Dave Franco and Zazie Beetz drinking their homebrew in Easy. Credit: Zac Hahn/Netflix

Many series have tried to capture Chicago on the small screen with little success. The comedy Happy Endings is supposed to take place here, but is obviously filmed in LA—it’s riddled with incorrect references, and there’s almost never snow. Chicago Fire attempts to be Chicago so aggressively that the Sears (er, Willis) Tower is somehow constantly in the background.

Joe Swanberg‘s Easy, however, feels like it was made by a crew who truly know Chicago. The local director naturally drops in references to things like Chicago Filmmakers, Dark Matter Coffee, Koval, and even the Reader. He films in familiar, but not touristy locations. Famed Second City and iO improviser TJ Jagodowski shows up as a character in the very first scene.

But Easy succeeds where others failed mostly because the show focuses more on the human experience than the city around it. The best parts of Swanberg’s movies are the natural and believable plots and conversations—everything is rooted in reality, nothing is dramatized for entertainment’s sake. Often, however, his simple situations aren’t substantial enough for a 90-minute feature and the film drags. With Easy, Swanberg’s able to take what works and squeeze it into more digestible 30-minute chunks.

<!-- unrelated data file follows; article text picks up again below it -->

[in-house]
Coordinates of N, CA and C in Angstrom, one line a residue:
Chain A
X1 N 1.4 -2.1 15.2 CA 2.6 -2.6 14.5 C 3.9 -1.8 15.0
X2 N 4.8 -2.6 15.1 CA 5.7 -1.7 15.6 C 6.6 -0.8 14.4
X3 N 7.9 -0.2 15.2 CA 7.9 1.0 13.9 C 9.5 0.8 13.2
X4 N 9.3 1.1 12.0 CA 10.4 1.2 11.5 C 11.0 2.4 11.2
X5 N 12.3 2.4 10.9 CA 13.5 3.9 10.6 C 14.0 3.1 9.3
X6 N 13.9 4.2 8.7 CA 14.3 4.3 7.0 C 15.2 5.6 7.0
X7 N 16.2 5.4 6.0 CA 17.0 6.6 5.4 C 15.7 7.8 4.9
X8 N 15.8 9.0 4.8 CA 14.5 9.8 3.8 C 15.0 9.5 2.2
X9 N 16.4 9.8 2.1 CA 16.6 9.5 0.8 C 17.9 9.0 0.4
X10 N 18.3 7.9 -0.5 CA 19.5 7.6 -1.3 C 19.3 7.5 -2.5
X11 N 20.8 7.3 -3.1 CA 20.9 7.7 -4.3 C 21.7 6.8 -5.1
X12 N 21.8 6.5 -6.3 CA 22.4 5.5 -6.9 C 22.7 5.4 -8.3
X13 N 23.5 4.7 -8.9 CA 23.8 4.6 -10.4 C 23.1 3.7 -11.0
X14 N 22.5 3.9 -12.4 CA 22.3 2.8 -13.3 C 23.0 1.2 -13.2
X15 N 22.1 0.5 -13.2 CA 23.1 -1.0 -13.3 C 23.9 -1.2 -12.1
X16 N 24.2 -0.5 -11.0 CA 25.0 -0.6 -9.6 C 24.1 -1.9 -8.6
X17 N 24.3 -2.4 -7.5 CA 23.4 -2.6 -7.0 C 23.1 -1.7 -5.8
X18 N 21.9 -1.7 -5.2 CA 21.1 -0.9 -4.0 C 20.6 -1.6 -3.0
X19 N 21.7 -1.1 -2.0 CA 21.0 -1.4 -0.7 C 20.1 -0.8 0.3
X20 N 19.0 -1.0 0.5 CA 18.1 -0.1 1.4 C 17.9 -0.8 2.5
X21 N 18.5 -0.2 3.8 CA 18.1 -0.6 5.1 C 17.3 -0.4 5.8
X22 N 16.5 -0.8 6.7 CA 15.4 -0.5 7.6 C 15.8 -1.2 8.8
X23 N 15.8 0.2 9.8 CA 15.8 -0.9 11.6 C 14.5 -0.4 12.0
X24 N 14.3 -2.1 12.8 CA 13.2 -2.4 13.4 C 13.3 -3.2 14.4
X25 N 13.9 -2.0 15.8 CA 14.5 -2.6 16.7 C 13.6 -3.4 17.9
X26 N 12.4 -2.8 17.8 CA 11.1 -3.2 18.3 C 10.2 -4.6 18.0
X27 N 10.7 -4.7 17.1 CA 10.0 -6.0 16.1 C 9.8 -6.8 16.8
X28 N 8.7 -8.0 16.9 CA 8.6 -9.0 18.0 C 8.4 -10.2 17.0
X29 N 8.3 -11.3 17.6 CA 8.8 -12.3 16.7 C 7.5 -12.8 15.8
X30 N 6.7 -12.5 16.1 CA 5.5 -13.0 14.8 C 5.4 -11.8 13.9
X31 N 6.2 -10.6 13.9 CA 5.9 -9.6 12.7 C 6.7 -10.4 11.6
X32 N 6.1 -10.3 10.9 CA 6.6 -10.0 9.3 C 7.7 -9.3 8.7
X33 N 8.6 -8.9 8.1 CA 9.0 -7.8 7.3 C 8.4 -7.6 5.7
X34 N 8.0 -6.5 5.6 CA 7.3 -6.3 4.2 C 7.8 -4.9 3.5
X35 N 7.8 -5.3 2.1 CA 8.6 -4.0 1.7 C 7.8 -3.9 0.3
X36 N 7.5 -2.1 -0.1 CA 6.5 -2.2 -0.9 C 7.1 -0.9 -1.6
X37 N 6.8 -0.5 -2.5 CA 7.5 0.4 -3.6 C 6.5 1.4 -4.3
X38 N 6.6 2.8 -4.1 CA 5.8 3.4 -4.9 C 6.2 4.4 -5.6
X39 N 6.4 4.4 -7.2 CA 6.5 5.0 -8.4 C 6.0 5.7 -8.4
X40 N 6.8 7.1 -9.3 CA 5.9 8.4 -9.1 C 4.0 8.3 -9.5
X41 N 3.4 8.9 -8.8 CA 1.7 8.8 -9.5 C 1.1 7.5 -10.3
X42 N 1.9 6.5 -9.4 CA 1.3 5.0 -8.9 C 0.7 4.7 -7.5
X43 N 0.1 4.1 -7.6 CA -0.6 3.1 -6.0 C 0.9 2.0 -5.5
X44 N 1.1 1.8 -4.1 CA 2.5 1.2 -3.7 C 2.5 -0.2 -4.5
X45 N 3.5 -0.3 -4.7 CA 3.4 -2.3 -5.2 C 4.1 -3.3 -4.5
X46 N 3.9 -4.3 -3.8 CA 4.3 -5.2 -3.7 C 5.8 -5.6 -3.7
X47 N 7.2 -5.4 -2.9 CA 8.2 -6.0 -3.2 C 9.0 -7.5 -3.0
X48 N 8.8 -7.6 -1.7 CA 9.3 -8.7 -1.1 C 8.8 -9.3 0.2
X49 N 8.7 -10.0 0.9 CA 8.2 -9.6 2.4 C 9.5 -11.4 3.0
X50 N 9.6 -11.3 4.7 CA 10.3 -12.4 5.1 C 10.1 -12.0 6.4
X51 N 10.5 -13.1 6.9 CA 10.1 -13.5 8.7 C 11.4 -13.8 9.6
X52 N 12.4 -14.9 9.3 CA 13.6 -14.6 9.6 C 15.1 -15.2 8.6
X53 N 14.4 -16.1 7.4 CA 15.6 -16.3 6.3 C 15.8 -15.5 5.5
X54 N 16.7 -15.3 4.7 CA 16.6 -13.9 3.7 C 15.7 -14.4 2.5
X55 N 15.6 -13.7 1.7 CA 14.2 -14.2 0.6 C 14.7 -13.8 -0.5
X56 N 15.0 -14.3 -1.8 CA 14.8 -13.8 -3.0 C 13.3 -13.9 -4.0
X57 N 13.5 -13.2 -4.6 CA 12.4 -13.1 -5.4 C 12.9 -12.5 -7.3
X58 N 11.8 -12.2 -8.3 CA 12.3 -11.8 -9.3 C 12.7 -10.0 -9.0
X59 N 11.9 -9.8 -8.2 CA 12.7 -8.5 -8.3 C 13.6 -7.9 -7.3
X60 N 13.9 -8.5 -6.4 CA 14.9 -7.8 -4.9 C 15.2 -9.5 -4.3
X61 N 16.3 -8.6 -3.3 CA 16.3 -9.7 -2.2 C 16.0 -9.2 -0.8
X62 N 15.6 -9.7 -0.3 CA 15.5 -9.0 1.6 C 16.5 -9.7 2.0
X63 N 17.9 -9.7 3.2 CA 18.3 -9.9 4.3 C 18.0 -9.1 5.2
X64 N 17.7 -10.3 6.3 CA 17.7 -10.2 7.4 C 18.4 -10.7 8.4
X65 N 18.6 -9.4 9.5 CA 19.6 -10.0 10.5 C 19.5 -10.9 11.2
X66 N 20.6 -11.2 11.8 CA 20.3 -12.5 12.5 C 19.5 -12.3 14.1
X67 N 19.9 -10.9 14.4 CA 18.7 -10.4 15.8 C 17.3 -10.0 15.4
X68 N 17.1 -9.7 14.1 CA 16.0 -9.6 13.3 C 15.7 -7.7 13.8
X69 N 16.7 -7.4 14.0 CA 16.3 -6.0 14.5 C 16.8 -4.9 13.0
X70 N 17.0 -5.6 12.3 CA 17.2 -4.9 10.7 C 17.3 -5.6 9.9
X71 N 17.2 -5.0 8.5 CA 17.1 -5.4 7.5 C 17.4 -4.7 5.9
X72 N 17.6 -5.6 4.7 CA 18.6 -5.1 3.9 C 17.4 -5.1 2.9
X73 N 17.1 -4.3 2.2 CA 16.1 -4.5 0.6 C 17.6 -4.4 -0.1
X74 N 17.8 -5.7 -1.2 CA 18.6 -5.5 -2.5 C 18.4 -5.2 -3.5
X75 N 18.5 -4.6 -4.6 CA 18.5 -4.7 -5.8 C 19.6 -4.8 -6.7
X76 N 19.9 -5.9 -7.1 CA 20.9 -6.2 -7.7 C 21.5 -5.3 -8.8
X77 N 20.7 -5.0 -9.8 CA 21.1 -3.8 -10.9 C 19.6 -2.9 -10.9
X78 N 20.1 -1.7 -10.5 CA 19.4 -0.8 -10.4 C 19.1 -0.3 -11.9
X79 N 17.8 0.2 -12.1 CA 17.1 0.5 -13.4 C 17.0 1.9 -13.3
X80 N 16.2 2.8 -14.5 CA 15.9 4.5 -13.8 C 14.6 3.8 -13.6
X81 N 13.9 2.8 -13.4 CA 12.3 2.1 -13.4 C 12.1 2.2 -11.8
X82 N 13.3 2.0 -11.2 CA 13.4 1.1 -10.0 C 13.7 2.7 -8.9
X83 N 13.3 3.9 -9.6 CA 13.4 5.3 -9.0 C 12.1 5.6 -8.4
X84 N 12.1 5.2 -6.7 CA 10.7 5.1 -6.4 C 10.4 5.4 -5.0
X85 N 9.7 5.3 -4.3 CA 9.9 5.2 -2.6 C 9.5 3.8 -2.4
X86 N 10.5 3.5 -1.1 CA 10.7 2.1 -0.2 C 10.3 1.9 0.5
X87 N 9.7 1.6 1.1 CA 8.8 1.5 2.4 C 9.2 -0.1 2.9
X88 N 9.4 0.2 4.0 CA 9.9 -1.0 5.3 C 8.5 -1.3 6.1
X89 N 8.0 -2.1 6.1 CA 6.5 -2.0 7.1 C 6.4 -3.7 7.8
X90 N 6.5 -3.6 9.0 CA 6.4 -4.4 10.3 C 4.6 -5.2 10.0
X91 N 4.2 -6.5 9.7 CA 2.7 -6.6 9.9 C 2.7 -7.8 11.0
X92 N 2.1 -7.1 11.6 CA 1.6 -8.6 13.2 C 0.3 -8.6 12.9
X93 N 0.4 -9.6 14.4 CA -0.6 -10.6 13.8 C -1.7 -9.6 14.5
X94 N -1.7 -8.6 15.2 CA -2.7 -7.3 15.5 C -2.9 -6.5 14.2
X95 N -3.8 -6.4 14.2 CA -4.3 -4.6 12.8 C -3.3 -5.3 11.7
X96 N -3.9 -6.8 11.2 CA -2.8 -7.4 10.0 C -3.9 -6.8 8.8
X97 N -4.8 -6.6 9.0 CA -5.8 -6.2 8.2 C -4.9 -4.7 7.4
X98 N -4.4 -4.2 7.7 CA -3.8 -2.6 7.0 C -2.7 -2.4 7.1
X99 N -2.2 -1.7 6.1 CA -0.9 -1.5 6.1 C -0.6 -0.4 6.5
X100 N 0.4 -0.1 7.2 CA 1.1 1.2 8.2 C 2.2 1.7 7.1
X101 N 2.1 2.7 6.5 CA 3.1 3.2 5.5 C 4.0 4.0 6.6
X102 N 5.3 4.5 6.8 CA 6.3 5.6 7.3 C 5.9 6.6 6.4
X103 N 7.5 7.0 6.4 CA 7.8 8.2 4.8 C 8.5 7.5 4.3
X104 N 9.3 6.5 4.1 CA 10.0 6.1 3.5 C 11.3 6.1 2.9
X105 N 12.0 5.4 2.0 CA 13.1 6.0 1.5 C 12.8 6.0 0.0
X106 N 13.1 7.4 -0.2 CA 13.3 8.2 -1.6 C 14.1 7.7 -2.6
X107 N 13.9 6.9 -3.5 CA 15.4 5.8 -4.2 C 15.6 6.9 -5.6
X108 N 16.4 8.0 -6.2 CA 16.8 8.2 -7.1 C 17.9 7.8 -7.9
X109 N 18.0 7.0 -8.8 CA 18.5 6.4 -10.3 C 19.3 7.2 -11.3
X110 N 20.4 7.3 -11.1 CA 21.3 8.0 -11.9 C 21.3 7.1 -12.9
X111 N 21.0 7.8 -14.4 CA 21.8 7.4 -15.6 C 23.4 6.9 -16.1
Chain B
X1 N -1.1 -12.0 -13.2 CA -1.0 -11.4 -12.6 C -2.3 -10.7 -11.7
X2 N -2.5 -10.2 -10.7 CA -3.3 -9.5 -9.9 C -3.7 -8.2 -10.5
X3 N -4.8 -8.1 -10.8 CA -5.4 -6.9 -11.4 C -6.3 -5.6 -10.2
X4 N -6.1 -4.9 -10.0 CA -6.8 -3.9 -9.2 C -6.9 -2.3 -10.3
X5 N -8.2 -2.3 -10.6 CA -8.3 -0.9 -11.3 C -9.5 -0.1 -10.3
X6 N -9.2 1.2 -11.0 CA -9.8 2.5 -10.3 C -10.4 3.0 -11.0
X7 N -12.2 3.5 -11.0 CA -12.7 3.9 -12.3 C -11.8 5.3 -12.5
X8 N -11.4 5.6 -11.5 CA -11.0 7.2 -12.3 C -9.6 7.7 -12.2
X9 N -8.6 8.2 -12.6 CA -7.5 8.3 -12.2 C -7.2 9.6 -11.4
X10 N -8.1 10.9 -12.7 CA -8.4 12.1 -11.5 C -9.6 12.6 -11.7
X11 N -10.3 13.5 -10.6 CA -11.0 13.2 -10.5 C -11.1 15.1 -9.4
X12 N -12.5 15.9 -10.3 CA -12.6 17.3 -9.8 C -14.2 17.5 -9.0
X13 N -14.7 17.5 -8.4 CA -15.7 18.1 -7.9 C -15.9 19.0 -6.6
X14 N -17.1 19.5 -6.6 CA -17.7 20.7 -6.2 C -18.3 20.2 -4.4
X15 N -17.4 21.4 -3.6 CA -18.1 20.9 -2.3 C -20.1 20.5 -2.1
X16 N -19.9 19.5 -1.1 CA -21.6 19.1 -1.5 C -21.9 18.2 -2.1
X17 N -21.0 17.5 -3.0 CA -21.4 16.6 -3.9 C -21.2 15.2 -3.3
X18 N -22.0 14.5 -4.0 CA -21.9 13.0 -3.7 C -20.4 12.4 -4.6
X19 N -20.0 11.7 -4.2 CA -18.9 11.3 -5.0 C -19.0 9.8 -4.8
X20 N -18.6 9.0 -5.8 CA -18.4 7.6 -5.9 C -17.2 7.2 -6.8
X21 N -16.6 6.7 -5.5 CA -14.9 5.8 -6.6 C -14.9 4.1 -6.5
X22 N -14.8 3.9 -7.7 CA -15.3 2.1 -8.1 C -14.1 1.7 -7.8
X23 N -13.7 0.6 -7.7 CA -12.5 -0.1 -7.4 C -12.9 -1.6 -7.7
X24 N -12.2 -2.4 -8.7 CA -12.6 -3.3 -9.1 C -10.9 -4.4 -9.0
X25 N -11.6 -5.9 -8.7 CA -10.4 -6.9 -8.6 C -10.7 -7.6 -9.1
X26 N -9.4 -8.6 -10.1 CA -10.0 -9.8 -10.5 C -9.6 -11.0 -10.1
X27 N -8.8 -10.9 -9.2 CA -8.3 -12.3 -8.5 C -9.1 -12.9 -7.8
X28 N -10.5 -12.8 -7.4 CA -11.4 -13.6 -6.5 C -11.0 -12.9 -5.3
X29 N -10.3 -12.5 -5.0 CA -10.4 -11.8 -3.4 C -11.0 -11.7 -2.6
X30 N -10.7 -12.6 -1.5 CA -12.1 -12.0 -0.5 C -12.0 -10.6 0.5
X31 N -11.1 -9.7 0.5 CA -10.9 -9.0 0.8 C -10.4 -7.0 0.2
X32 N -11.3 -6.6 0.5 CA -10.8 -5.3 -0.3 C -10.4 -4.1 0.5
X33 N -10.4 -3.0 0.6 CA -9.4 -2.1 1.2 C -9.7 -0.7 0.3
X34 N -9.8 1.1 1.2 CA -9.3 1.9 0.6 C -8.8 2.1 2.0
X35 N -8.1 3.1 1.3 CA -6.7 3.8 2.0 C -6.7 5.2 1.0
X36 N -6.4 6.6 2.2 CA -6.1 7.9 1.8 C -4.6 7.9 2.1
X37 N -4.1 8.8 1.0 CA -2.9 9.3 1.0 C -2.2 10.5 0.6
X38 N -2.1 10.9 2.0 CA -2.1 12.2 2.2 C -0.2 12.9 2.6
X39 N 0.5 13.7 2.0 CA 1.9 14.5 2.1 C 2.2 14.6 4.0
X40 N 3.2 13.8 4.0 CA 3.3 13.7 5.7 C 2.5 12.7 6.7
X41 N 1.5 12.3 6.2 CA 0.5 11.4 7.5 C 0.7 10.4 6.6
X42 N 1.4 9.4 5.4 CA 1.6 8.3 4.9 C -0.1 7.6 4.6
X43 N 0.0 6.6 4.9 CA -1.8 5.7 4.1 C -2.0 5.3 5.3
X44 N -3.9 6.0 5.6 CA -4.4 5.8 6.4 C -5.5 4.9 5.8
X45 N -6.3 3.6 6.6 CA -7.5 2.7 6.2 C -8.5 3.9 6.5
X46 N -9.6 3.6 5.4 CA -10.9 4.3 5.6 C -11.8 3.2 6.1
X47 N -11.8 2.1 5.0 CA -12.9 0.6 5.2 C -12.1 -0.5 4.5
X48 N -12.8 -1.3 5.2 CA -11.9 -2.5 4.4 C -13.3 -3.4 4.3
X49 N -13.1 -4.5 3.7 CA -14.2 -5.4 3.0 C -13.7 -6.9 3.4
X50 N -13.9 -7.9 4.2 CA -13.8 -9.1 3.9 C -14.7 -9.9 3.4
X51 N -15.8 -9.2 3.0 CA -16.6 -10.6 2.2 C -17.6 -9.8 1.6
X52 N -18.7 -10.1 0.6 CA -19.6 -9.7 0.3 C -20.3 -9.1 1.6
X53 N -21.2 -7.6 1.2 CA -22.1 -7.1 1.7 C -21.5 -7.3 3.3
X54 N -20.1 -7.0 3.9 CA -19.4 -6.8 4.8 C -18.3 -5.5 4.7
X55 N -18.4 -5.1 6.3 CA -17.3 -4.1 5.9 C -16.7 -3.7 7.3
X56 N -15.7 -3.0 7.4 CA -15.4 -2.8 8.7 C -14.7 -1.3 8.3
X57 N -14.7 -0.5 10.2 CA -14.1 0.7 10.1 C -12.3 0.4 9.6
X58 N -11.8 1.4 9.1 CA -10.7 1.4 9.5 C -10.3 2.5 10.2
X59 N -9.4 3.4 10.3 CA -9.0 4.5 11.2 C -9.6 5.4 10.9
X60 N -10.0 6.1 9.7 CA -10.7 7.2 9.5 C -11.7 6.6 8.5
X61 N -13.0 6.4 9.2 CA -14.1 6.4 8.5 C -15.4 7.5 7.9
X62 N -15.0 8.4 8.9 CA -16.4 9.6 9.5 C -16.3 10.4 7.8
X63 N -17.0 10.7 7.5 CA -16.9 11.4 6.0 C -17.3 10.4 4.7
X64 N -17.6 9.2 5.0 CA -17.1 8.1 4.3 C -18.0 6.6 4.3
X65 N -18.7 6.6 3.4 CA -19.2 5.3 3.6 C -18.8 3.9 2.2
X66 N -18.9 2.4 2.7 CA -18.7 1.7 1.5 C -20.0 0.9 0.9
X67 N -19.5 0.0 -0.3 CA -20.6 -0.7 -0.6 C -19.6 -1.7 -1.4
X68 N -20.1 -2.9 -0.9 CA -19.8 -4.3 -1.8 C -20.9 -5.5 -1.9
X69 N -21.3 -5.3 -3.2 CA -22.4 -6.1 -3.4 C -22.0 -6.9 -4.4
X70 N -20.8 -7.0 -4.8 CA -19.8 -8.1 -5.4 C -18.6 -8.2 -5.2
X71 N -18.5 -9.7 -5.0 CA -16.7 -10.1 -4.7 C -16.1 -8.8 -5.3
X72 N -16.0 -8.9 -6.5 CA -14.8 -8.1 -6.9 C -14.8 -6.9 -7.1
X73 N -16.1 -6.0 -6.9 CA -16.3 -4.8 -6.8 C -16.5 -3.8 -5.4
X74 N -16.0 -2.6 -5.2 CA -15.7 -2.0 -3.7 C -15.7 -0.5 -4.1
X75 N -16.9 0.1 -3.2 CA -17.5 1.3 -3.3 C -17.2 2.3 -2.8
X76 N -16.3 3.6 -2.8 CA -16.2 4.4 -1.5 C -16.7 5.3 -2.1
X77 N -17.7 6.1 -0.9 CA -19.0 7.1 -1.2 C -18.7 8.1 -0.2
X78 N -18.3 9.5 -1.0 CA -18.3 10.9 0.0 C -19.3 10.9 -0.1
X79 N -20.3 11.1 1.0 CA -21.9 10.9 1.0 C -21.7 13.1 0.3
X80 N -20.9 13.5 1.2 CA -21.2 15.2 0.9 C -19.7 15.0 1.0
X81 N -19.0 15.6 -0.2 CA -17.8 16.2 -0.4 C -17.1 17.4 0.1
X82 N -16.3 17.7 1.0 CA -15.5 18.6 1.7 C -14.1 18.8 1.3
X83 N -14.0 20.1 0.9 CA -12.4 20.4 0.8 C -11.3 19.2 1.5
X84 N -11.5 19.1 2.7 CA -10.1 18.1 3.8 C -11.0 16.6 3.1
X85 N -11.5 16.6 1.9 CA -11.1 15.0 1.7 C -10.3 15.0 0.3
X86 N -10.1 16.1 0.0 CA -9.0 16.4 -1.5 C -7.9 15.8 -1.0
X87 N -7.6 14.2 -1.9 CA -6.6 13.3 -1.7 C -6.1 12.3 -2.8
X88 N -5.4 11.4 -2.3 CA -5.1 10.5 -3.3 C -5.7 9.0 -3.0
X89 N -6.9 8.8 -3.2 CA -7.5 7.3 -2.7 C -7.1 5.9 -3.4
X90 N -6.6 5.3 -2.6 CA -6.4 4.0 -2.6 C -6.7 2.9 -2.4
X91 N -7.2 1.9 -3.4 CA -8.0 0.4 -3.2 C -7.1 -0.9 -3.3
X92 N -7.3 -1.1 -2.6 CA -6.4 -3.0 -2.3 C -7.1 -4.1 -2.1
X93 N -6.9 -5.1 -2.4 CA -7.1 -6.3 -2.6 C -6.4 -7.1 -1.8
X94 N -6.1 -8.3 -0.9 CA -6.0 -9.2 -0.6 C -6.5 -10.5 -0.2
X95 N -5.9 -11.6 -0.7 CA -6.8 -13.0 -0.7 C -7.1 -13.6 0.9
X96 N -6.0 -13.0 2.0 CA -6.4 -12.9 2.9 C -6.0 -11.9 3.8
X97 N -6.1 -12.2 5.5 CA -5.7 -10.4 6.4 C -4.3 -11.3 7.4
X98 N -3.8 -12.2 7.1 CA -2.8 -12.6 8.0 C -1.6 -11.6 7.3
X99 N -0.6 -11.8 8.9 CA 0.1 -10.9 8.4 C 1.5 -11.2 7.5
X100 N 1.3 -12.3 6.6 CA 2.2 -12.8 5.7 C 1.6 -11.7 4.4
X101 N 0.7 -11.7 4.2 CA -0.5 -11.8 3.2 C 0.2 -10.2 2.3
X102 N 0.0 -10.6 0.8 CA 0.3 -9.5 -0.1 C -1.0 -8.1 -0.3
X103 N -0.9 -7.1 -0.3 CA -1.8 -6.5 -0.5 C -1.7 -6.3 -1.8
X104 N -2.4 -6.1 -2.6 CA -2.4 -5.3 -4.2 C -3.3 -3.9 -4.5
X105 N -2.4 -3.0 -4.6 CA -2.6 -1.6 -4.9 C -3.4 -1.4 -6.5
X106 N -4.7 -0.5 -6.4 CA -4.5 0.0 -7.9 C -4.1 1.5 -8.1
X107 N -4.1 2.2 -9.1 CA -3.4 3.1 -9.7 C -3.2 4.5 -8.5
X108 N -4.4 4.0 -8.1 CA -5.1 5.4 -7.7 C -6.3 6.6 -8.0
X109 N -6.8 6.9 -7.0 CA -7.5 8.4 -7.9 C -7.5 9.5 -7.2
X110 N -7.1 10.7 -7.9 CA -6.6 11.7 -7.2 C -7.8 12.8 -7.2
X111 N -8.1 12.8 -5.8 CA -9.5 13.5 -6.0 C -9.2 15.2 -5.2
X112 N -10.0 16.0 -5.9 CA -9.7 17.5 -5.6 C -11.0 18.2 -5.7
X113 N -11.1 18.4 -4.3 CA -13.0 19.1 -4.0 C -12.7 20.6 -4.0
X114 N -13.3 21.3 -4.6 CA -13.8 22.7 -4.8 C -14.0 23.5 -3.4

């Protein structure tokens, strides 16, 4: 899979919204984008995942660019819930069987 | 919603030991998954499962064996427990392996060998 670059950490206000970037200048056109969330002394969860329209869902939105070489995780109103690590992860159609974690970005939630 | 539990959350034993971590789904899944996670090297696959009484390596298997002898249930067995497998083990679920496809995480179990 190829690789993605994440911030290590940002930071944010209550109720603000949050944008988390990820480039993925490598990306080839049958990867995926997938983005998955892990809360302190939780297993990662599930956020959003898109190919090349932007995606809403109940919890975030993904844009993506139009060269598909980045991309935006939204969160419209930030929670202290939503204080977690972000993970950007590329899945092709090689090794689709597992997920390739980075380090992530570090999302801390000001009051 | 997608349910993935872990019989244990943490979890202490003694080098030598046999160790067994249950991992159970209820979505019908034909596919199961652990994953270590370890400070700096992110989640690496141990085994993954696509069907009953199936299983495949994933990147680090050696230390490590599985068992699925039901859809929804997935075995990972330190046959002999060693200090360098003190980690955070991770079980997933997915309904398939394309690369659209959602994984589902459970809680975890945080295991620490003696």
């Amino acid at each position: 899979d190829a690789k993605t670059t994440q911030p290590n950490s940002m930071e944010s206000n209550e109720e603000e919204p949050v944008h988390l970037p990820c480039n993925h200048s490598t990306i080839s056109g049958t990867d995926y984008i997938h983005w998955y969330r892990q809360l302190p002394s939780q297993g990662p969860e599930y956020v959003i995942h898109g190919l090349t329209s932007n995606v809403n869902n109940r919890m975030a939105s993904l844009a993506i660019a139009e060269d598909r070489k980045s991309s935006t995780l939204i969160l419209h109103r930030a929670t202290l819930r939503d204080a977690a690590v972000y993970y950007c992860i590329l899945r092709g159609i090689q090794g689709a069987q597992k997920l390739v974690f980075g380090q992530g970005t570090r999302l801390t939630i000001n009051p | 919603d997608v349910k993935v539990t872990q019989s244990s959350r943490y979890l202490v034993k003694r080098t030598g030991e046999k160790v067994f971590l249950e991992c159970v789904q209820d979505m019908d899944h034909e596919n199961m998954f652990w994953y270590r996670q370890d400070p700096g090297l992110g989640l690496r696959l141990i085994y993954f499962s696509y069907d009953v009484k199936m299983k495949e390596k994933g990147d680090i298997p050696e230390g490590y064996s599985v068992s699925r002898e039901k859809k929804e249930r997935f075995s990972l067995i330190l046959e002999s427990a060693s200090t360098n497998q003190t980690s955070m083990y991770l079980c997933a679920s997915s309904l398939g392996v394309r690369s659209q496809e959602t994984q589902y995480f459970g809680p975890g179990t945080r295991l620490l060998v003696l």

The series is a collection of short films about relationships connected by brief overlapping interactions. Among them are a married couple struggling with gender roles (Michael Chernus and Elizabeth Reaser), a graphic novelist and a photography student (Marc Maron and Emily Ratajkowski), and a pair of brothers opening a brewery (Dave Franco and Evan Jonigkeit). One of the most compelling episodes is performed entirely in Spanish (with subtitles) and follows a couple in Pilsen (Aislinn Derbez and Raúl Castillo) who host an unruly houseguest (Mauricio Ochmann) while they’re trying to conceive a baby.

Emily Ratajkowski and Marc Maron discuss autobiographical art in City Lit Books.Credit: Scott Garfield/Netflix

Swanberg deftly captures the internal struggles that plague a range of simple, everyday decisions, like whether or not to ride a bike, or when to completely cut off an ex. That’s in part due to the talent of the cast, all of whom easily fell into the director’s style of emotional, improvised scenes that are funny and sad and all too real.

While the show has draws for audiences in any city, there’s something special about watching it as a local. One character was collecting signatures for reproductive rights down the street from my apartment. The street artist known around town as Don’t Fret makes a cameo and has his work prominently featured. And seeing a group take one too many shots of tequila at the Punch House hit very close to home. Maybe next time Swanberg will venture even farther out into the city to highlight more specific pockets of Chicago, and hopefully everyone can relate to what they see onscreen. 

Easy is now streaming on Netflix